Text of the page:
Shortall was charged with five separate violations of two regulations under Title 26 of the Maryland Code of Regulations, for a total of ten regulatory violations. COMAR 26.04.02.02E stated: "A person may not dispose of sewage, body, or industrial wastes, in any manner which may cause pollution of the ground surface, the waters of the State, or create a nuisance." (Emphasis added.) COMAR 26.04.02.02F, stated: "A person may only dispose of sewage, body, or industrial wastes in accordance with an approved on-site sewage disposal permit or other method of disposal approved by the Approving Authority." (Emphasis added.) According to the Maryland Code (1982, 2014 Repl. Vol.), Environment Article ("Env."), § 9-343(a)(1), an individual who violates "any provision of or fails to perform any duty imposed by a . . . regulation . . . is guilty of a misdemeanor . . . ." Furthermore, Env. § 9-343(a)(3) states: "Each day on which a violation occurs is a separate violation under this subsection." (Emphasis added.)[2]

         At the request of the State, the trial court gave the following non-pattern jury instruction regarding the multiple charges of violating the two regulations:

[THE COURT]: The Defendant is charged with the same listed offense on different dates. Essentially you'll have five - you'll have a charge that has five alleged dates, another charge that has five alleged dates. Pursuant to Maryland law for these specific charges every day on which a violation is still present constitutes a separate offense until the date the violation is corrected. Counsel, any exceptions to the jury instructions given?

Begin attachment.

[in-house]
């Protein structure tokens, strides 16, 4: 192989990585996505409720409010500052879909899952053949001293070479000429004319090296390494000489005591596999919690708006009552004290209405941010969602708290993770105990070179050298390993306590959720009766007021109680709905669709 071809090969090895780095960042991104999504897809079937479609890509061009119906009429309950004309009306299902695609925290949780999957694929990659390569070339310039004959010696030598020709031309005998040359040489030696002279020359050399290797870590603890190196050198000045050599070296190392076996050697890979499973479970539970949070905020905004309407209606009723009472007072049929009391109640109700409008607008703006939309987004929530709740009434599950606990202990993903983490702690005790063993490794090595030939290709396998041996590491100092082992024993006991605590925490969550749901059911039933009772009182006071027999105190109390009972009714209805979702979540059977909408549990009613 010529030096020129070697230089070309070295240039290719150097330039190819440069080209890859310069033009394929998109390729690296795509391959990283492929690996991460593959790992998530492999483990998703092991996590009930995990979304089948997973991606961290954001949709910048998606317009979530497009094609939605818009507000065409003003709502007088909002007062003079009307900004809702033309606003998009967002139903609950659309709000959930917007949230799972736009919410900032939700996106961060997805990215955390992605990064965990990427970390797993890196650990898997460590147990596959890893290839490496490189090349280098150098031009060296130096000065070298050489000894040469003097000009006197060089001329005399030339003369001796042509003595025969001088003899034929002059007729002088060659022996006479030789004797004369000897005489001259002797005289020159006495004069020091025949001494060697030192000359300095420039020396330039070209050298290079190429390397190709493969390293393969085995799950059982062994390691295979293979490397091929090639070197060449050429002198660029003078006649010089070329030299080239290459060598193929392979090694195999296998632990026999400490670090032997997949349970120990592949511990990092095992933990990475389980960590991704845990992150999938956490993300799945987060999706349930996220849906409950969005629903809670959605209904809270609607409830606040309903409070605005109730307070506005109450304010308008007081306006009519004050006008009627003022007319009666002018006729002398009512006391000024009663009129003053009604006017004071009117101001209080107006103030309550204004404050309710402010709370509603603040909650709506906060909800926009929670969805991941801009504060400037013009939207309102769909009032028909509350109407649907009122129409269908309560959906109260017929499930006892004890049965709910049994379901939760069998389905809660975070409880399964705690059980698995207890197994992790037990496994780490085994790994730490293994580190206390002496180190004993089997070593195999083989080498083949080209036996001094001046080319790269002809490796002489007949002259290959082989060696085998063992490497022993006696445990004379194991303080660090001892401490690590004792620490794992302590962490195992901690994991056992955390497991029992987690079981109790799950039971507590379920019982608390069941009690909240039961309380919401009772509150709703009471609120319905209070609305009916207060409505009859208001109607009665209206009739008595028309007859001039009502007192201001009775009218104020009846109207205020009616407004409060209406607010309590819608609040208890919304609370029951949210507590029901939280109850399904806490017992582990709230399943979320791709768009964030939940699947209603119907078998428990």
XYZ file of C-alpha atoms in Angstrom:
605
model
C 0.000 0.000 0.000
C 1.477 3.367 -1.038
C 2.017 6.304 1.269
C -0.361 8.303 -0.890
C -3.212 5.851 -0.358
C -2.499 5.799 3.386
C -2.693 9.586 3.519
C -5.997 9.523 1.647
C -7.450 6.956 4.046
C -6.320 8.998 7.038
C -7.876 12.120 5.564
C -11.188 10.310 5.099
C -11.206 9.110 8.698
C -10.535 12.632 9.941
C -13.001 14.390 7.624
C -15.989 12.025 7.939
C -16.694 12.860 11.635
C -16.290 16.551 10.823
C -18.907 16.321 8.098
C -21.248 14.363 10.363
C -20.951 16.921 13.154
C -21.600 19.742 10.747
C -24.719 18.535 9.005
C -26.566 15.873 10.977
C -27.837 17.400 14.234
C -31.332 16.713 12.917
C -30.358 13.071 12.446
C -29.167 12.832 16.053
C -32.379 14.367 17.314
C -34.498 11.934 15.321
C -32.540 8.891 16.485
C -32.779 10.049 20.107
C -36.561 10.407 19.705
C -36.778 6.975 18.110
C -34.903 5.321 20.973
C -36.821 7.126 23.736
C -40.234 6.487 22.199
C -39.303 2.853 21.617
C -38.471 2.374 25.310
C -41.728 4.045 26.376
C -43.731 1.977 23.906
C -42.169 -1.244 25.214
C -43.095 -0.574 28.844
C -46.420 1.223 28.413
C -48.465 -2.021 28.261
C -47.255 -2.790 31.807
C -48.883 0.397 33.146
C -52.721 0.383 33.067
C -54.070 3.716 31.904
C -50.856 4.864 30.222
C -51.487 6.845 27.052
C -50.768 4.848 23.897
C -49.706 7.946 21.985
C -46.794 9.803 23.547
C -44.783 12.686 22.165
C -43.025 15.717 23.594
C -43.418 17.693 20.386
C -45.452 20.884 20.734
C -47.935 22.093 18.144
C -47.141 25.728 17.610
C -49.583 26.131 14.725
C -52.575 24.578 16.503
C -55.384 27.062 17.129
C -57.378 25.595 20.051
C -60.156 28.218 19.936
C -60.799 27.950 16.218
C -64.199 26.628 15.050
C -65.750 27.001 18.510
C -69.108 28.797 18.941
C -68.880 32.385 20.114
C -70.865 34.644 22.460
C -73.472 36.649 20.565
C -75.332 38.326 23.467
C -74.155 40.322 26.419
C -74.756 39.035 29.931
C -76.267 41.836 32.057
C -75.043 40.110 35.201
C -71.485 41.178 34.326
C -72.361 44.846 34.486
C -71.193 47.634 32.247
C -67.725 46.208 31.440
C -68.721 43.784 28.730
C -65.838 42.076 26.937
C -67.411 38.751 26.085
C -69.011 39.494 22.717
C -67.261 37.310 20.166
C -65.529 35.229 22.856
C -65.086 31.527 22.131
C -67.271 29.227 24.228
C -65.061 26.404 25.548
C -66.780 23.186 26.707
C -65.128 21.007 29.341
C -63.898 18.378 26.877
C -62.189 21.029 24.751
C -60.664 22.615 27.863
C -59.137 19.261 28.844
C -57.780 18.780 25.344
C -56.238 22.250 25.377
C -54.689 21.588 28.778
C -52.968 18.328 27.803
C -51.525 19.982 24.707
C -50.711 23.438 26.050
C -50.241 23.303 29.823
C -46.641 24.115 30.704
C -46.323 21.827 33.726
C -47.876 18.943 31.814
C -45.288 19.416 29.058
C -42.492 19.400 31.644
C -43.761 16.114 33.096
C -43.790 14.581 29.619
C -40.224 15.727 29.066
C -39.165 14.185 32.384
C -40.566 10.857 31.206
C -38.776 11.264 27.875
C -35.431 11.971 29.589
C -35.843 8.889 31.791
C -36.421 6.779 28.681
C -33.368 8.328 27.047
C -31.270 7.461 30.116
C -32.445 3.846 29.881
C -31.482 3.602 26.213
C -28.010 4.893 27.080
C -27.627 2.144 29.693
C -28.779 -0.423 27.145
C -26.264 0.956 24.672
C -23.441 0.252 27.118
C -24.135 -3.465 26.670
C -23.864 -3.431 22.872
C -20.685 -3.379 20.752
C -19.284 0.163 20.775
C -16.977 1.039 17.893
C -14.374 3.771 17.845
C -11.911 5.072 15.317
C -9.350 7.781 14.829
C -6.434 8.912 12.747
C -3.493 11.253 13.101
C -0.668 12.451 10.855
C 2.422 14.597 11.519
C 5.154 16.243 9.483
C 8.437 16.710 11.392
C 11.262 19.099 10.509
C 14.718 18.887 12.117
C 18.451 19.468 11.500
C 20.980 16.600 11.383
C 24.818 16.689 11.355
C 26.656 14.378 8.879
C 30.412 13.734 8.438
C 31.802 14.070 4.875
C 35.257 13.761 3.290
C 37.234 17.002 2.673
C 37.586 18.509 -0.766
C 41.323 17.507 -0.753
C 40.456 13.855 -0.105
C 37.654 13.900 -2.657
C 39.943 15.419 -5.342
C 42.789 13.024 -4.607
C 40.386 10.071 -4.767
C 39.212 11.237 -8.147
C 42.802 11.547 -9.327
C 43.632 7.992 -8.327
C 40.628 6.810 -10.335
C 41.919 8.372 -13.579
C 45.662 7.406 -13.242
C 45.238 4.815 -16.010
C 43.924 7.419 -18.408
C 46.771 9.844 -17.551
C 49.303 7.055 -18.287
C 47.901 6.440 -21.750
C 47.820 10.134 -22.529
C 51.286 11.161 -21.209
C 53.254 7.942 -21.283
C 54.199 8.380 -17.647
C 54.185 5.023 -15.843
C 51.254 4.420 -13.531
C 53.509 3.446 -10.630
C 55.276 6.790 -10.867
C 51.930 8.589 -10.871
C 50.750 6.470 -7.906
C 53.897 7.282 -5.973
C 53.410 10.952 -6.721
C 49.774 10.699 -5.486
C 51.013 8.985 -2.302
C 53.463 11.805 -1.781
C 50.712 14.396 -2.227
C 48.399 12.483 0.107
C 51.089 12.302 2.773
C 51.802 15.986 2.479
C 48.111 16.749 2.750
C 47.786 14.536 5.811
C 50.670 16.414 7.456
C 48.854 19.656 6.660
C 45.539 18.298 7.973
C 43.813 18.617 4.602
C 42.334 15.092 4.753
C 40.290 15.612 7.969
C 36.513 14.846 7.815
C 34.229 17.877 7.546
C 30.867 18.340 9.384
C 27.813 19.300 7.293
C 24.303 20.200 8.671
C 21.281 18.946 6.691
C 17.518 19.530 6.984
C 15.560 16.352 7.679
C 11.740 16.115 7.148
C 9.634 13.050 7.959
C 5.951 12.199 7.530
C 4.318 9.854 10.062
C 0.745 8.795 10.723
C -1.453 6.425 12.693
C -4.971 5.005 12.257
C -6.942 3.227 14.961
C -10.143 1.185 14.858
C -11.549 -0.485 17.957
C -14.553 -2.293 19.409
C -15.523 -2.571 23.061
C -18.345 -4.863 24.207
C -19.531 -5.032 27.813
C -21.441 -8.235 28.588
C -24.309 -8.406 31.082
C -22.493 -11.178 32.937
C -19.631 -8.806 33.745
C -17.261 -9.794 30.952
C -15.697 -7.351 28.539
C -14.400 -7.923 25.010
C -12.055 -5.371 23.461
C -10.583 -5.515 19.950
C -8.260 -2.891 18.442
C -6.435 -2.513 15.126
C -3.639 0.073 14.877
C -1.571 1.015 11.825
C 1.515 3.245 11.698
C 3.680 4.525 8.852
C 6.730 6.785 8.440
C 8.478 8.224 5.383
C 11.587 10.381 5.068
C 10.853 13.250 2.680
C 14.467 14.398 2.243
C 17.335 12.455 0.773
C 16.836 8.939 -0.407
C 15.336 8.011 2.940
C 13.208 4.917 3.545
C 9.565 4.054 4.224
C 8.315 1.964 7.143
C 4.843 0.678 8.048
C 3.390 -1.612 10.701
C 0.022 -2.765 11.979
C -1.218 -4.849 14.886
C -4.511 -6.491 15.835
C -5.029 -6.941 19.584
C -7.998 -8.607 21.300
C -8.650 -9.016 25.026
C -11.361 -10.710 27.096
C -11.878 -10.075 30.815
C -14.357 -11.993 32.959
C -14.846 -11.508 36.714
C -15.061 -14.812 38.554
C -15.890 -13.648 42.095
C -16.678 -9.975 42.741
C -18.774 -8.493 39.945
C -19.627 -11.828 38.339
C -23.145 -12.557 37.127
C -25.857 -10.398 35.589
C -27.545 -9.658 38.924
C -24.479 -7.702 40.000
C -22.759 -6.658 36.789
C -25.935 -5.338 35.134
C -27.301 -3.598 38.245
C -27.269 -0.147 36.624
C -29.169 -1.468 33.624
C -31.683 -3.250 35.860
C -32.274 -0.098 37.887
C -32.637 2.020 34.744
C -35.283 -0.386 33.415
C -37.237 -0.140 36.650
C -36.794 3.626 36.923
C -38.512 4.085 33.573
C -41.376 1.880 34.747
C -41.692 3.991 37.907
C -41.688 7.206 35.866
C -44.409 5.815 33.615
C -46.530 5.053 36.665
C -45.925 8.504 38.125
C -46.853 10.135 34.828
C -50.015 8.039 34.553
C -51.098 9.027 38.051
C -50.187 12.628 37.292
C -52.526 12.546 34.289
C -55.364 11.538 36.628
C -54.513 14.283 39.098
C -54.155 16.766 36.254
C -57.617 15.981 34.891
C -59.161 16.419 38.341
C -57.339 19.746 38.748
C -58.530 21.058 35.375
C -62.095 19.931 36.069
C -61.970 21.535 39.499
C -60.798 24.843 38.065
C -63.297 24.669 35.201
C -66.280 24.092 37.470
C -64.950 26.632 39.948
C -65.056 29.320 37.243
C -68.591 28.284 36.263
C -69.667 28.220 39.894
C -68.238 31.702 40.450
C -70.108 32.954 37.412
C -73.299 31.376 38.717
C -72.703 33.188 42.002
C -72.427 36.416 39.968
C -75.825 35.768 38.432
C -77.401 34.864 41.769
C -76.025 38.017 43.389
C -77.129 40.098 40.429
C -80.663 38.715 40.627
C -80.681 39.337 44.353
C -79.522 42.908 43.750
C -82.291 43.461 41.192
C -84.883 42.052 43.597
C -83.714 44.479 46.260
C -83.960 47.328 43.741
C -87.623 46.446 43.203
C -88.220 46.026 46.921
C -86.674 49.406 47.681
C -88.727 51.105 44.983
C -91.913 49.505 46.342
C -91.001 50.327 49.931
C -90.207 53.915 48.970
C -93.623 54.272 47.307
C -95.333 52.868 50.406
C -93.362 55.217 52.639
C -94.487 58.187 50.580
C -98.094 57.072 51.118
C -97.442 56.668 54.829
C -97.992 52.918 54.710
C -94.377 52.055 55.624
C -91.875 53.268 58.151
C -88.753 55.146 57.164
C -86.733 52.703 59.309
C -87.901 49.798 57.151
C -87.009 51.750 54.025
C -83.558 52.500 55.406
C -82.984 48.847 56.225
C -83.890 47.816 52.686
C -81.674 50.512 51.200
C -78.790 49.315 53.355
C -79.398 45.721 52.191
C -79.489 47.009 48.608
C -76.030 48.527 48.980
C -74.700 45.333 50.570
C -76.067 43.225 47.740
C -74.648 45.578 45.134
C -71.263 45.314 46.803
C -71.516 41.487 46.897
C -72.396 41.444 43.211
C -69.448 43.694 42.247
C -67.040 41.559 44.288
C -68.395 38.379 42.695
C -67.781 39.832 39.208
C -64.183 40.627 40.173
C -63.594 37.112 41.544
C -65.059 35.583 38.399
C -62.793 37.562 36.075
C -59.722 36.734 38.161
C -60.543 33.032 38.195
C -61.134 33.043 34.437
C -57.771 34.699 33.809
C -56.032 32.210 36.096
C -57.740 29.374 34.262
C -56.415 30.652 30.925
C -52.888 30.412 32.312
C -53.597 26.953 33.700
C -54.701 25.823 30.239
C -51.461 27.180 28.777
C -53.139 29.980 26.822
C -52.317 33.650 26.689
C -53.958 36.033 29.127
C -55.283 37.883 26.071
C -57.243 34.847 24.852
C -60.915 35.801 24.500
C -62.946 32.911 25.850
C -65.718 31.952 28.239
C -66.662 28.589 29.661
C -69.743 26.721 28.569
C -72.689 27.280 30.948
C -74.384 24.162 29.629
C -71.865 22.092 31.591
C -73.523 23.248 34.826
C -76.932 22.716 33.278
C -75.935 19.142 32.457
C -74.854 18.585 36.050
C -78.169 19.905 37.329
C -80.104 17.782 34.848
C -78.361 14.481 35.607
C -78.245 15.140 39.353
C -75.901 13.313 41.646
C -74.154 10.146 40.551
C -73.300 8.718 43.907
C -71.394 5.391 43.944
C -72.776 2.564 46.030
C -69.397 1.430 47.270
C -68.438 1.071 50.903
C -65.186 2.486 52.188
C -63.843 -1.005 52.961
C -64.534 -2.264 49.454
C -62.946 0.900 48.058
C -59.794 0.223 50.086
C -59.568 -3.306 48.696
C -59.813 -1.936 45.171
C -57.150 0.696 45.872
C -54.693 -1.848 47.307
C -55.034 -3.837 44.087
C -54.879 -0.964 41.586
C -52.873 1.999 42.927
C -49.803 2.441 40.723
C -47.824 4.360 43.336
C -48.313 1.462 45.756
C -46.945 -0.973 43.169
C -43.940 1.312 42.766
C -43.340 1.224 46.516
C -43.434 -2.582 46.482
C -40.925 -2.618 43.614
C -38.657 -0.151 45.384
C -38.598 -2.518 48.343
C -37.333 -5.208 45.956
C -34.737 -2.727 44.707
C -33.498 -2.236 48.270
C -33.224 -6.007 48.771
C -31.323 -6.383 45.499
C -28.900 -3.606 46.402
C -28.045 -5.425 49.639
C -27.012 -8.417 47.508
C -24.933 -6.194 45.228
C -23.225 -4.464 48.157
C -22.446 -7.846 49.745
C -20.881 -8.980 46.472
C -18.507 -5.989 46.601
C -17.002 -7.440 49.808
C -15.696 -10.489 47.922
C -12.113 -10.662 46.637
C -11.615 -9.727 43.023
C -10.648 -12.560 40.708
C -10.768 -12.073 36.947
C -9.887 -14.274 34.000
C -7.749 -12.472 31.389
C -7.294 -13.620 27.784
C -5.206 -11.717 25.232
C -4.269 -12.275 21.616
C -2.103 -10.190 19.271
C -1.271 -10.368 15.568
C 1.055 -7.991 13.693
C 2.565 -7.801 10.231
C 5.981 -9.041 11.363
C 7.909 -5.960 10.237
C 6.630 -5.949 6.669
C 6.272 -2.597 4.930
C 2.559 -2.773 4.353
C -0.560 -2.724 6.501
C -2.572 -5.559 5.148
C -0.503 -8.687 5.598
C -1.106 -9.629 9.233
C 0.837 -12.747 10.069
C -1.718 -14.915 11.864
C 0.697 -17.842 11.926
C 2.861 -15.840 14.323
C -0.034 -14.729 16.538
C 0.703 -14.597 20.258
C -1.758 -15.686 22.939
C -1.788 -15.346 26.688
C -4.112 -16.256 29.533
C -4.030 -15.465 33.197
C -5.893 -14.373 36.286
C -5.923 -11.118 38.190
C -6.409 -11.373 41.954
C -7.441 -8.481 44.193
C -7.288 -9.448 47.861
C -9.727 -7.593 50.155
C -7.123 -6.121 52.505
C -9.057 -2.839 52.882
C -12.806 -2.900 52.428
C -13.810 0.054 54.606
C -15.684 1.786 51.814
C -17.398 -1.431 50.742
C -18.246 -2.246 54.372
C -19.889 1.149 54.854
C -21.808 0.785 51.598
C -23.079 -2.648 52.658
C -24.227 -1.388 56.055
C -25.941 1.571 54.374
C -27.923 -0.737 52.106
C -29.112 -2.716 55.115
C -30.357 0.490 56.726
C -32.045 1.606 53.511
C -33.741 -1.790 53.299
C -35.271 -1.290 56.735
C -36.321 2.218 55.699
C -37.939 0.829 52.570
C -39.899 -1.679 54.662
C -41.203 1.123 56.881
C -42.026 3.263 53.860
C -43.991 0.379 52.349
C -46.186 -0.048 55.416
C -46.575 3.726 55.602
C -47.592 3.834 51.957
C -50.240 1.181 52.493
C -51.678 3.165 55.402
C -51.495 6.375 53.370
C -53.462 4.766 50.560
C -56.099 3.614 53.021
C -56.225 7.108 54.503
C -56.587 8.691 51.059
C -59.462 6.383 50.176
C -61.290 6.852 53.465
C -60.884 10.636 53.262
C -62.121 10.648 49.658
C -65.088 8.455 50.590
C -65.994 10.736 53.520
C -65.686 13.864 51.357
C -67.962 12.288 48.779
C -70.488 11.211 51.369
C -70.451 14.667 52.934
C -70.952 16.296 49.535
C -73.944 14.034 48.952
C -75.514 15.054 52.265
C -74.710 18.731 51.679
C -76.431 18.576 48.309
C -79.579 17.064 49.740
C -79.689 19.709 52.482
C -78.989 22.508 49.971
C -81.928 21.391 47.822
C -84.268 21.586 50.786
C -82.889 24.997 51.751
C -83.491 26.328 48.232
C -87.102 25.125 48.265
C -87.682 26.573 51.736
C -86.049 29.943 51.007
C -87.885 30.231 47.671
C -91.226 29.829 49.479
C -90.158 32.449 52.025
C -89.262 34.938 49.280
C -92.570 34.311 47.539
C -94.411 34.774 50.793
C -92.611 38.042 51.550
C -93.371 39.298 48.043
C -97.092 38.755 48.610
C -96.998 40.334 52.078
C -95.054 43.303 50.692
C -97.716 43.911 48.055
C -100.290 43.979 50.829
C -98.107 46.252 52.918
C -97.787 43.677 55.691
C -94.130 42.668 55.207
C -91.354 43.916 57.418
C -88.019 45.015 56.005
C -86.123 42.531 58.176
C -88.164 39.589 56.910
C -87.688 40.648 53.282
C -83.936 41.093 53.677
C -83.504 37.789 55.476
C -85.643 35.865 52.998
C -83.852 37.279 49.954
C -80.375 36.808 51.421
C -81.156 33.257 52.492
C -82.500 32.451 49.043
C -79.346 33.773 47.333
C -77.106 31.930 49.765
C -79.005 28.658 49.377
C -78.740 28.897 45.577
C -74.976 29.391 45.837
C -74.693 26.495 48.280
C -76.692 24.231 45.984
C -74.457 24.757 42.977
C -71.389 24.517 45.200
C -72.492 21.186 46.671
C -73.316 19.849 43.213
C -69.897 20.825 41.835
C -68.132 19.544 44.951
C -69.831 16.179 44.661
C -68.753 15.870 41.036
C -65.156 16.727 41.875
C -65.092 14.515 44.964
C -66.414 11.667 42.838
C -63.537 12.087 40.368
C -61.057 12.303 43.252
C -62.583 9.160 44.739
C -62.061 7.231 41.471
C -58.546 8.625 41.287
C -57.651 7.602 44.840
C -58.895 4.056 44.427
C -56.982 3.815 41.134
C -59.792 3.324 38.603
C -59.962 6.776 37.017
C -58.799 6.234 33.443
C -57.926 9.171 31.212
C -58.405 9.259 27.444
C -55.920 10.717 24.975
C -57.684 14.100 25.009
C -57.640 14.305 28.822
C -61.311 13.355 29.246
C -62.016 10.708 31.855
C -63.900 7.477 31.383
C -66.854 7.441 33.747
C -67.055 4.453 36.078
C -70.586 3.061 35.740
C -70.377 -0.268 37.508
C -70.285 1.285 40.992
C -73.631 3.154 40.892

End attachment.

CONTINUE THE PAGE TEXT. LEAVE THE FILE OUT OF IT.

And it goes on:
[THE STATE]: No, Your Honor.
[DEFENSE COUNSEL]: No, Your Honor.

(Emphasis added.)

         Following Shortall's conviction of five separate counts of violating each regulation, the court sentenced Shortall to two years in prison, all but 90 days suspended, plus five years of supervised probation and a fine and community service.

         Shortall failed to appeal, but he filed a petition for post-conviction relief, asserting, inter alia, that defense counsel's failure to object to the above-quoted jury instruction deprived him of effective assistance of counsel because the instruction misstated the law and exposed him to multiple convictions for "a violation." At Shortall's post-conviction hearing, Shortall's trial counsel testified that his decision not to object resulted from his own research and interpretation of this unsettled area of law. He said: